Caldwell began with an overview of some of the organizational challenges GLWA is experiencing being a relatively new utility. He talked about the process GLWA went through putting together a 10-year strategic roadmap focused on continuous improvement to overcome the challenges and build a utility for the future. Caldwell went on to discuss GLWA’s pipeline risk management strategy, which uses a quantitative, risk-based analysis to drive decisions. This tiered approach allows them to easily calculate their risk return on investment and ultimately, become a best-in-class pipeline management system. Catch the end of Caldwell’s presentation, as well as the Q&A session.

Extreme Preparation for Extreme Weather

After a brief networking break, there was a roundtable discussion that focused on how leading utilities dealt with the extreme weather conditions this past January. The roundtable featured (from left to right) Joseph Mantua, Deputy General Manager Operations at WSSC; Carlos A. Espinosa, Chief of the Office Of Asset Management at Baltimore City Department of Public Works; and Buddy Morgan, General Manager at Montgomery Water Works (Alabama). Who said the South doesn’t experience cold weather.

The discussion began with the question, “Were there particular pipe materials you found to be problematic during the extreme winter, and if so, what were they?” For the City of Montgomery, AL, cast iron mains had the most problems. Baltimore City was no different, reporting that 98% of the water main breaks were in cast iron pipes, the majority of which were 12” or smaller. WSSC confirmed the cast iron trend, with the majority of breaks occurring in 6 or 8 inch diameter pipes.

In order to prepare for next winter, the utilities agreed for the need to ensure that all their equipment is in working order ahead of time, and have conversations with their crews and contractors to make sure they’re prepared to respond, and recognize the need for additional support services and how to best utilize them. Additionally, the panel agreed that social media played a crucial role in real-time communications with customers, aiding them in being proactive with the media, and helping to communicate status updates. Watch the beginning portion of the roundtable discussion:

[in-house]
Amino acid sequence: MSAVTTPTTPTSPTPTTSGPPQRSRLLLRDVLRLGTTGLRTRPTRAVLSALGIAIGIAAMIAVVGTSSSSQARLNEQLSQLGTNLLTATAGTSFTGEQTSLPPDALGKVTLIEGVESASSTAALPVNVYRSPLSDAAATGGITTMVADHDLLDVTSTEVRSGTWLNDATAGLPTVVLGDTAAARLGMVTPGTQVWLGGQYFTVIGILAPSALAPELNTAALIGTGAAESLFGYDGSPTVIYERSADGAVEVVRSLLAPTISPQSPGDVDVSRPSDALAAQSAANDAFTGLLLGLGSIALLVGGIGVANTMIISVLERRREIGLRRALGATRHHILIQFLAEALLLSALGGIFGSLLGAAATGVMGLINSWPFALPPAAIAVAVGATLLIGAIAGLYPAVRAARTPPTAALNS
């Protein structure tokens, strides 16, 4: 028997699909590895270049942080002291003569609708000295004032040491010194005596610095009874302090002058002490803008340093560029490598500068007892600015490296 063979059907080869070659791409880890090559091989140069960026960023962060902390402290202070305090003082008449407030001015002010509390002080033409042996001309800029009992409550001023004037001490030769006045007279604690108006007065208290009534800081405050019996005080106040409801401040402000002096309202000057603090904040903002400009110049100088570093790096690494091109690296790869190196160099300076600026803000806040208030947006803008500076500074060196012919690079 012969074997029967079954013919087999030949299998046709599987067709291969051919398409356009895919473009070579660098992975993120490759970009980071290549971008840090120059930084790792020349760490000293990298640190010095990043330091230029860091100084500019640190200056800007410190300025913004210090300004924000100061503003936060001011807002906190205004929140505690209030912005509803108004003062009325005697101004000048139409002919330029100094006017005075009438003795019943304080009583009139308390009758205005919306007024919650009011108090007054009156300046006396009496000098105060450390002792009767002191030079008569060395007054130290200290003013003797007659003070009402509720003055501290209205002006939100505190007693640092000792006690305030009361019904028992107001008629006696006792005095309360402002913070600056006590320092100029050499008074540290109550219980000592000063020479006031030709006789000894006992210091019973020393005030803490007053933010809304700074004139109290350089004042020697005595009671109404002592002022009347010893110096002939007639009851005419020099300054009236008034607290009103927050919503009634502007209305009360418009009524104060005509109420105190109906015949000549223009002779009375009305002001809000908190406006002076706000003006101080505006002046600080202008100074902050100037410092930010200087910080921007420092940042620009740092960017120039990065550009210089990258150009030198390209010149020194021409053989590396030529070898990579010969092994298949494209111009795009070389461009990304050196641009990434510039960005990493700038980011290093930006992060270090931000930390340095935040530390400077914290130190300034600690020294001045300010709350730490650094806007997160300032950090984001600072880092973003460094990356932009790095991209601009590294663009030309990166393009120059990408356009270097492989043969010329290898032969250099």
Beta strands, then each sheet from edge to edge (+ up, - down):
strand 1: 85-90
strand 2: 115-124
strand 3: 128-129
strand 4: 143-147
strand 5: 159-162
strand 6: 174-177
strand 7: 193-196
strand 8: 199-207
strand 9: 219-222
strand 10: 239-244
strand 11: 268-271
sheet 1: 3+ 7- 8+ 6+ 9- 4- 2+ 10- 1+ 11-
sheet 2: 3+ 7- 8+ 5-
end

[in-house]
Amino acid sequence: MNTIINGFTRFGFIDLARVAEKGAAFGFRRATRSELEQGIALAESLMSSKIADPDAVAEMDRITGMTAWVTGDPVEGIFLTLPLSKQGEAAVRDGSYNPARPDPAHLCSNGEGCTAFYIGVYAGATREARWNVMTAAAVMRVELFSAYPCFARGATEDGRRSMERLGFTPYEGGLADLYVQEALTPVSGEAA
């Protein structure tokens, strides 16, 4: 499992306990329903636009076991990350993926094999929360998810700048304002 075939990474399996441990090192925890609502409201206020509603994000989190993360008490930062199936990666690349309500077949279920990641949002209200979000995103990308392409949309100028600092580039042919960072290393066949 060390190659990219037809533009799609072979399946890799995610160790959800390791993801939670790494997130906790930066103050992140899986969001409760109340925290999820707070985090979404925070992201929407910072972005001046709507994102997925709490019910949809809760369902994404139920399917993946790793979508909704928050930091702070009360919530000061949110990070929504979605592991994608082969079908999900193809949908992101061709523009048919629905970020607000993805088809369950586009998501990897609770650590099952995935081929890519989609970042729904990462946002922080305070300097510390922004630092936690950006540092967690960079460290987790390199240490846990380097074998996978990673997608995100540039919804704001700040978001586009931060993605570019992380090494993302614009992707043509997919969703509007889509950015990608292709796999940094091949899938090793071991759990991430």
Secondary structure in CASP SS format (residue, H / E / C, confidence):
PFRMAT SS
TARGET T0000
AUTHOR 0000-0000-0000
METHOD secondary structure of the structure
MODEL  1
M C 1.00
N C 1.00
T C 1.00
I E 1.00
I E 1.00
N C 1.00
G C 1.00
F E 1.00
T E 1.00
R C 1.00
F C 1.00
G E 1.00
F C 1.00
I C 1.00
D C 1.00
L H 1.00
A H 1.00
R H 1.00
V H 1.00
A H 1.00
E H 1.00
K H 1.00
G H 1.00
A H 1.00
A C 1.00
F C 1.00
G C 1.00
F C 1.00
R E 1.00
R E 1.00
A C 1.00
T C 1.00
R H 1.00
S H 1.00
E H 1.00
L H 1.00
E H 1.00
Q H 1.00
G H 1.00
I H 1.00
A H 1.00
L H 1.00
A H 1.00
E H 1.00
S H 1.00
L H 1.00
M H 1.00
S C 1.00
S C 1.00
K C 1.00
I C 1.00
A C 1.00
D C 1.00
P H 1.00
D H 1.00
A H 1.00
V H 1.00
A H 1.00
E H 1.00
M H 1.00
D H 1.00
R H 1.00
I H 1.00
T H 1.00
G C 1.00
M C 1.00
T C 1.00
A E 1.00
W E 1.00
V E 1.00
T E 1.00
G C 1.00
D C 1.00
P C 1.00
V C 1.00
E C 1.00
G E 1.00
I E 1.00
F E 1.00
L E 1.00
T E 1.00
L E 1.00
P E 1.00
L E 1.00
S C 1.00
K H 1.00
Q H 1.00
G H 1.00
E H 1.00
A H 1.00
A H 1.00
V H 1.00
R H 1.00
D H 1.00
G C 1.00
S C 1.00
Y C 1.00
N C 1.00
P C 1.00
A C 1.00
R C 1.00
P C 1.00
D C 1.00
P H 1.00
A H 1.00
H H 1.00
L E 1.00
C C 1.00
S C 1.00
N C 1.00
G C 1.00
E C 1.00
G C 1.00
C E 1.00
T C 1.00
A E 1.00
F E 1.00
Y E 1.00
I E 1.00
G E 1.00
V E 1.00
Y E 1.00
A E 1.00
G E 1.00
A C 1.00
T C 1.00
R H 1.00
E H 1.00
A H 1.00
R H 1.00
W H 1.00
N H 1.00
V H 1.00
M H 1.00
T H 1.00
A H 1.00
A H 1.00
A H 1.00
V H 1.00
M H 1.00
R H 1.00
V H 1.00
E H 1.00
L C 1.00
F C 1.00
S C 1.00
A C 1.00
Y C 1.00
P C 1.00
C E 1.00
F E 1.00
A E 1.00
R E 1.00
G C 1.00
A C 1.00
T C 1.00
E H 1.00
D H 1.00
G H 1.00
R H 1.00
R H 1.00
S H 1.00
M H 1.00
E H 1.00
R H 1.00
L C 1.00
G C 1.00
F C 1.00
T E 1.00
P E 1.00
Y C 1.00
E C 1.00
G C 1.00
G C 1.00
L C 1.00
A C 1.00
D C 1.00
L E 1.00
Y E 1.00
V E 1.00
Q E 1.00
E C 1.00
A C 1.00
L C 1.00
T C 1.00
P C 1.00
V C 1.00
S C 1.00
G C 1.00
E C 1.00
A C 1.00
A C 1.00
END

The discussion moved on to how to keep employees engaged during extreme weather conditions. Aside from the generous overtime benefits, WSSC brought hot meals to workers, while Alabama Water Works limited hours per week to 65 with 24 hours off before coming back. They also held celebratory cookouts once the weather warmed up.

Be Best-In-Class

After lunch, the afternoon sessions focused on technologies and management best practices. Pure’s very own Mike Higgins, Senior Vice President, Americas, talked about buried infrastructure philosophies utilities can use to manage their most valuable assets. Mike kicked-off his presentation by sharing statistics from the 2017 Infrastructure Report Card from the American Society of Civil Engineers (ASCE).

Following these eye-opening numbers, Higgins shared his insights on success for professionals in the water industry.
Key questions utilities need to answer include:

  • Why do you want to assess your pipeline?
  • What are the goals for your project or program?

 

Typically, the answers should focus on one or more of the following areas:

1) Averting pipeline failure
2) Reducing pipeline risk
3) Extending the life of an asset
4) Increasing sustainability